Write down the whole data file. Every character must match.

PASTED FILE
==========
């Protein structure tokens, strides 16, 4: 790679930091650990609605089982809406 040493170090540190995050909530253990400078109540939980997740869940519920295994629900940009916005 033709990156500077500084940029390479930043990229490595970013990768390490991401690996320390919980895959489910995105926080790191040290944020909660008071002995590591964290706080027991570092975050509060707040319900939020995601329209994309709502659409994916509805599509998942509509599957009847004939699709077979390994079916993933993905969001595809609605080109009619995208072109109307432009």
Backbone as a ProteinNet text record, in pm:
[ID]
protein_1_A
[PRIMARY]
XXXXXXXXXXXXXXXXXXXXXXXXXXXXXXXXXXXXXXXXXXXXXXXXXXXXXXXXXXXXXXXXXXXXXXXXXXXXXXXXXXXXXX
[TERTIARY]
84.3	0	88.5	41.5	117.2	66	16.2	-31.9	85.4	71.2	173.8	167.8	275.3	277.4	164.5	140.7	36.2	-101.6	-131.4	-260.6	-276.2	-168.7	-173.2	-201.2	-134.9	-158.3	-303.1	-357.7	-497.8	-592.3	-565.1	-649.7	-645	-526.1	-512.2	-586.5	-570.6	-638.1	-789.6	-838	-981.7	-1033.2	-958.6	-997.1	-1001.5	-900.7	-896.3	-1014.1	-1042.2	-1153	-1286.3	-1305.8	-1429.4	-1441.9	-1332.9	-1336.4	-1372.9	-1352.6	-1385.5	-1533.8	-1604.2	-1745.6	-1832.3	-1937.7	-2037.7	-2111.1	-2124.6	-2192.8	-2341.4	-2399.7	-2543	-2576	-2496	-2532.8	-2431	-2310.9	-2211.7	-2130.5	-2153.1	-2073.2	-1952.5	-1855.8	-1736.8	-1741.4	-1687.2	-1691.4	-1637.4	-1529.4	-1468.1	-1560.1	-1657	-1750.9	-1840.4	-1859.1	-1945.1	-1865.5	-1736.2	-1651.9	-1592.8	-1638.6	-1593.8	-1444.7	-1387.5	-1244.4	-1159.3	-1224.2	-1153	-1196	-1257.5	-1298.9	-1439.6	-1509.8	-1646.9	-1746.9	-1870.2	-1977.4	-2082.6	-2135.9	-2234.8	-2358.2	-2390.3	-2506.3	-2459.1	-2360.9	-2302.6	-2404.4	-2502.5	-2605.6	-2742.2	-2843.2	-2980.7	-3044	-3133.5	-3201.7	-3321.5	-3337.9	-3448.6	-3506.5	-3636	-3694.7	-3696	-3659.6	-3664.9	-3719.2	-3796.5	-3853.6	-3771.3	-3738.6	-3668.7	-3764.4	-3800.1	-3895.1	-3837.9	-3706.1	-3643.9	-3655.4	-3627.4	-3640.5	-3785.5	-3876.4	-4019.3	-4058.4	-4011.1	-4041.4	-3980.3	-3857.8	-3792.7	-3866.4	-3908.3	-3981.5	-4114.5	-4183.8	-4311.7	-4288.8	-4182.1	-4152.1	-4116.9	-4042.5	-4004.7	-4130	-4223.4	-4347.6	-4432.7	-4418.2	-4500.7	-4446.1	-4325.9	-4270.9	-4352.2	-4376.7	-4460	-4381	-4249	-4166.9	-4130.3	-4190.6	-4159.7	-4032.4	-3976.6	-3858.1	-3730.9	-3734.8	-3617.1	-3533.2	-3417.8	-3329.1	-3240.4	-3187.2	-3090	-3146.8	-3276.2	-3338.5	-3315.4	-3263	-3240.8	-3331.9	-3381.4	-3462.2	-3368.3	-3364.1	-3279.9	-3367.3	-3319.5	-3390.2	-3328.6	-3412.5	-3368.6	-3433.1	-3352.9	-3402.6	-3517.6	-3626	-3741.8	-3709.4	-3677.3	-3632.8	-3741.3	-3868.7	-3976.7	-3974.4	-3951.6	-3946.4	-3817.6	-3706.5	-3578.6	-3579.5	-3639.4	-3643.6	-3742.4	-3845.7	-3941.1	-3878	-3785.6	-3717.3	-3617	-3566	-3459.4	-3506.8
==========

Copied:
């Protein structure tokens, strides 16, 4: 790679930091650990609605089982809406 040493170090540190995050909530253990400078109540939980997740869940519920295994629900940009916005 033709990156500077500084940029390479930043990229490595970013990768390490991401690996320390919980895959489910995105926080790191040290944020909660008071002995590591964290706080027991570092975050509060707040319900939020995601329209994309709502659409994916509805599509998942509509599957009847004939699709077979390994079916993933993905969001595809609605080109009619995208072109109307432009």
Backbone as a ProteinNet text record, in pm:
[ID]
protein_1_A
[PRIMARY]
XXXXXXXXXXXXXXXXXXXXXXXXXXXXXXXXXXXXXXXXXXXXXXXXXXXXXXXXXXXXXXXXXXXXXXXXXXXXXXXXXXXXXX
[TERTIARY]
84.3	0	88.5	41.5	117.2	66	16.2	-31.9	85.4	71.2	173.8	167.8	275.3	277.4	164.5	140.7	36.2	-101.6	-131.4	-260.6	-276.2	-168.7	-173.2	-201.2	-134.9	-158.3	-303.1	-357.7	-497.8	-592.3	-565.1	-649.7	-645	-526.1	-512.2	-586.5	-570.6	-638.1	-789.6	-838	-981.7	-1033.2	-958.6	-997.1	-1001.5	-900.7	-896.3	-1014.1	-1042.2	-1153	-1286.3	-1305.8	-1429.4	-1441.9	-1332.9	-1336.4	-1372.9	-1352.6	-1385.5	-1533.8	-1604.2	-1745.6	-1832.3	-1937.7	-2037.7	-2111.1	-2124.6	-2192.8	-2341.4	-2399.7	-2543	-2576	-2496	-2532.8	-2431	-2310.9	-2211.7	-2130.5	-2153.1	-2073.2	-1952.5	-1855.8	-1736.8	-1741.4	-1687.2	-1691.4	-1637.4	-1529.4	-1468.1	-1560.1	-1657	-1750.9	-1840.4	-1859.1	-1945.1	-1865.5	-1736.2	-1651.9	-1592.8	-1638.6	-1593.8	-1444.7	-1387.5	-1244.4	-1159.3	-1224.2	-1153	-1196	-1257.5	-1298.9	-1439.6	-1509.8	-1646.9	-1746.9	-1870.2	-1977.4	-2082.6	-2135.9	-2234.8	-2358.2	-2390.3	-2506.3	-2459.1	-2360.9	-2302.6	-2404.4	-2502.5	-2605.6	-2742.2	-2843.2	-2980.7	-3044	-3133.5	-3201.7	-3321.5	-3337.9	-3448.6	-3506.5	-3636	-3694.7	-3696	-3659.6	-3664.9	-3719.2	-3796.5	-3853.6	-3771.3	-3738.6	-3668.7	-3764.4	-3800.1	-3895.1	-3837.9	-3706.1	-3643.9	-3655.4	-3627.4	-3640.5	-3785.5	-3876.4	-4019.3	-4058.4	-4011.1	-4041.4	-3980.3	-3857.8	-3792.7	-3866.4	-3908.3	-3981.5	-4114.5	-4183.8	-4311.7	-4288.8	-4182.1	-4152.1	-4116.9	-4042.5	-4004.7	-4130	-4223.4	-4347.6	-4432.7	-4418.2	-4500.7	-4446.1	-4325.9	-4270.9	-4352.2	-4376.7	-4460	-4381	-4249	-4166.9	-4130.3	-4190.6	-4159.7	-4032.4	-3976.6	-3858.1	-3730.9	-3734.8	-3617.1	-3533.2	-3417.8	-3329.1	-3240.4	-3187.2	-3090	-3146.8	-3276.2	-3338.5	-3315.4	-3263	-3240.8	-3331.9	-3381.4	-3462.2	-3368.3	-3364.1	-3279.9	-3367.3	-3319.5	-3390.2	-3328.6	-3412.5	-3368.6	-3433.1	-3352.9	-3402.6	-3517.6	-3626	-3741.8	-3709.4	-3677.3	-3632.8	-3741.3	-3868.7	-3976.7	-3974.4	-3951.6	-3946.4	-3817.6	-3706.5	-3578.6	-3579.5	-3639.4	-3643.6	-3742.4	-3845.7	-3941.1	-3878	-3785.6	-3717.3	-3617	-3566	-3459.4	-3506.8